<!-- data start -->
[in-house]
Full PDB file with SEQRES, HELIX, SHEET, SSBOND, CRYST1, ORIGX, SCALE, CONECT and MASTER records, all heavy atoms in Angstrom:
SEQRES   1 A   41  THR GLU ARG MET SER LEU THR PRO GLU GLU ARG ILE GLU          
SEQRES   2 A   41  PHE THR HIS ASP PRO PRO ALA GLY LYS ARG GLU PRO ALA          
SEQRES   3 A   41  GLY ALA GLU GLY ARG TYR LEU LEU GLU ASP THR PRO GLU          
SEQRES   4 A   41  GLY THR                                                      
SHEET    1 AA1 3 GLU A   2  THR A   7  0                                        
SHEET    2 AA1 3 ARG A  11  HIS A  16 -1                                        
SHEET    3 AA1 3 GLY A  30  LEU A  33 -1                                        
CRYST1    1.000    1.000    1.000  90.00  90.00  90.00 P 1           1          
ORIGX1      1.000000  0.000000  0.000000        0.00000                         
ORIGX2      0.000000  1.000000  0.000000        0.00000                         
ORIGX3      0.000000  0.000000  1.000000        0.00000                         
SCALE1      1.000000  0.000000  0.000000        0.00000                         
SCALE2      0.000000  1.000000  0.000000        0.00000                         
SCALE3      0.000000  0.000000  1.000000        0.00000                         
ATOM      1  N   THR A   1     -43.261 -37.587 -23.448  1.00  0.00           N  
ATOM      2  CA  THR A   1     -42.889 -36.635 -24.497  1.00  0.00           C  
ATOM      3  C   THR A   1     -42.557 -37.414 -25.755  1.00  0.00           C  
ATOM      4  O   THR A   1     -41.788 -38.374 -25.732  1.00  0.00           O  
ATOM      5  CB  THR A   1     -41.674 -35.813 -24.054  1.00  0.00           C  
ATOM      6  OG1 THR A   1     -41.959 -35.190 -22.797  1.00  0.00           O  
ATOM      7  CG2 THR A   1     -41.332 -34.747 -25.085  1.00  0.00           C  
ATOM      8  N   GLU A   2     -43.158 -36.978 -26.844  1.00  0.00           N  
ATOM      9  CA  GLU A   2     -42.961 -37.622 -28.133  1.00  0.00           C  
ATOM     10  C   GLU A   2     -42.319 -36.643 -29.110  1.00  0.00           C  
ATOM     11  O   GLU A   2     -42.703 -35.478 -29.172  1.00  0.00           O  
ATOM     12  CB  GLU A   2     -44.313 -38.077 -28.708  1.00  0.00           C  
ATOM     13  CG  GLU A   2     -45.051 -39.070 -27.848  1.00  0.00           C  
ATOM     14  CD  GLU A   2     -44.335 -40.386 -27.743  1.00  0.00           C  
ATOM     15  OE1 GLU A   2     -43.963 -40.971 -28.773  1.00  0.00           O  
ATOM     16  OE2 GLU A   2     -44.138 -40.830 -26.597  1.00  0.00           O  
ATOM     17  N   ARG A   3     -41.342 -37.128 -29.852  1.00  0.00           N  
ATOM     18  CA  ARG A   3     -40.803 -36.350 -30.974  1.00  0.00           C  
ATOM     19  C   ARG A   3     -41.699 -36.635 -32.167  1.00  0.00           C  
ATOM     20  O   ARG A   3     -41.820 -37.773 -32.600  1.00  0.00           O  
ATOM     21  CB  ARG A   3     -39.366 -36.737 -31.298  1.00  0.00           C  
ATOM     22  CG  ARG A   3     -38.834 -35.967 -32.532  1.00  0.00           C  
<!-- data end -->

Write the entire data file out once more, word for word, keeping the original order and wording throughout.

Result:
[in-house]
Full PDB file with SEQRES, HELIX, SHEET, SSBOND, CRYST1, ORIGX, SCALE, CONECT and MASTER records, all heavy atoms in Angstrom:
SEQRES   1 A   41  THR GLU ARG MET SER LEU THR PRO GLU GLU ARG ILE GLU          
SEQRES   2 A   41  PHE THR HIS ASP PRO PRO ALA GLY LYS ARG GLU PRO ALA          
SEQRES   3 A   41  GLY ALA GLU GLY ARG TYR LEU LEU GLU ASP THR PRO GLU          
SEQRES   4 A   41  GLY THR                                                      
SHEET    1 AA1 3 GLU A   2  THR A   7  0                                        
SHEET    2 AA1 3 ARG A  11  HIS A  16 -1                                        
SHEET    3 AA1 3 GLY A  30  LEU A  33 -1                                        
CRYST1    1.000    1.000    1.000  90.00  90.00  90.00 P 1           1          
ORIGX1      1.000000  0.000000  0.000000        0.00000                         
ORIGX2      0.000000  1.000000  0.000000        0.00000                         
ORIGX3      0.000000  0.000000  1.000000        0.00000                         
SCALE1      1.000000  0.000000  0.000000        0.00000                         
SCALE2      0.000000  1.000000  0.000000        0.00000                         
SCALE3      0.000000  0.000000  1.000000        0.00000                         
ATOM      1  N   THR A   1     -43.261 -37.587 -23.448  1.00  0.00           N  
ATOM      2  CA  THR A   1     -42.889 -36.635 -24.497  1.00  0.00           C  
ATOM      3  C   THR A   1     -42.557 -37.414 -25.755  1.00  0.00           C  
ATOM      4  O   THR A   1     -41.788 -38.374 -25.732  1.00  0.00           O  
ATOM      5  CB  THR A   1     -41.674 -35.813 -24.054  1.00  0.00           C  
ATOM      6  OG1 THR A   1     -41.959 -35.190 -22.797  1.00  0.00           O  
ATOM      7  CG2 THR A   1     -41.332 -34.747 -25.085  1.00  0.00           C  
ATOM      8  N   GLU A   2     -43.158 -36.978 -26.844  1.00  0.00           N  
ATOM      9  CA  GLU A   2     -42.961 -37.622 -28.133  1.00  0.00           C  
ATOM     10  C   GLU A   2     -42.319 -36.643 -29.110  1.00  0.00           C  
ATOM     11  O   GLU A   2     -42.703 -35.478 -29.172  1.00  0.00           O  
ATOM     12  CB  GLU A   2     -44.313 -38.077 -28.708  1.00  0.00           C  
ATOM     13  CG  GLU A   2     -45.051 -39.070 -27.848  1.00  0.00           C  
ATOM     14  CD  GLU A   2     -44.335 -40.386 -27.743  1.00  0.00           C  
ATOM     15  OE1 GLU A   2     -43.963 -40.971 -28.773  1.00  0.00           O  
ATOM     16  OE2 GLU A   2     -44.138 -40.830 -26.597  1.00  0.00           O  
ATOM     17  N   ARG A   3     -41.342 -37.128 -29.852  1.00  0.00           N  
ATOM     18  CA  ARG A   3     -40.803 -36.350 -30.974  1.00  0.00           C  
ATOM     19  C   ARG A   3     -41.699 -36.635 -32.167  1.00  0.00           C  
ATOM     20  O   ARG A   3     -41.820 -37.773 -32.600  1.00  0.00           O  
ATOM     21  CB  ARG A   3     -39.366 -36.737 -31.298  1.00  0.00           C  
ATOM     22  CG  ARG A   3     -38.834 -35.967 -32.532  1.00  0.00           C  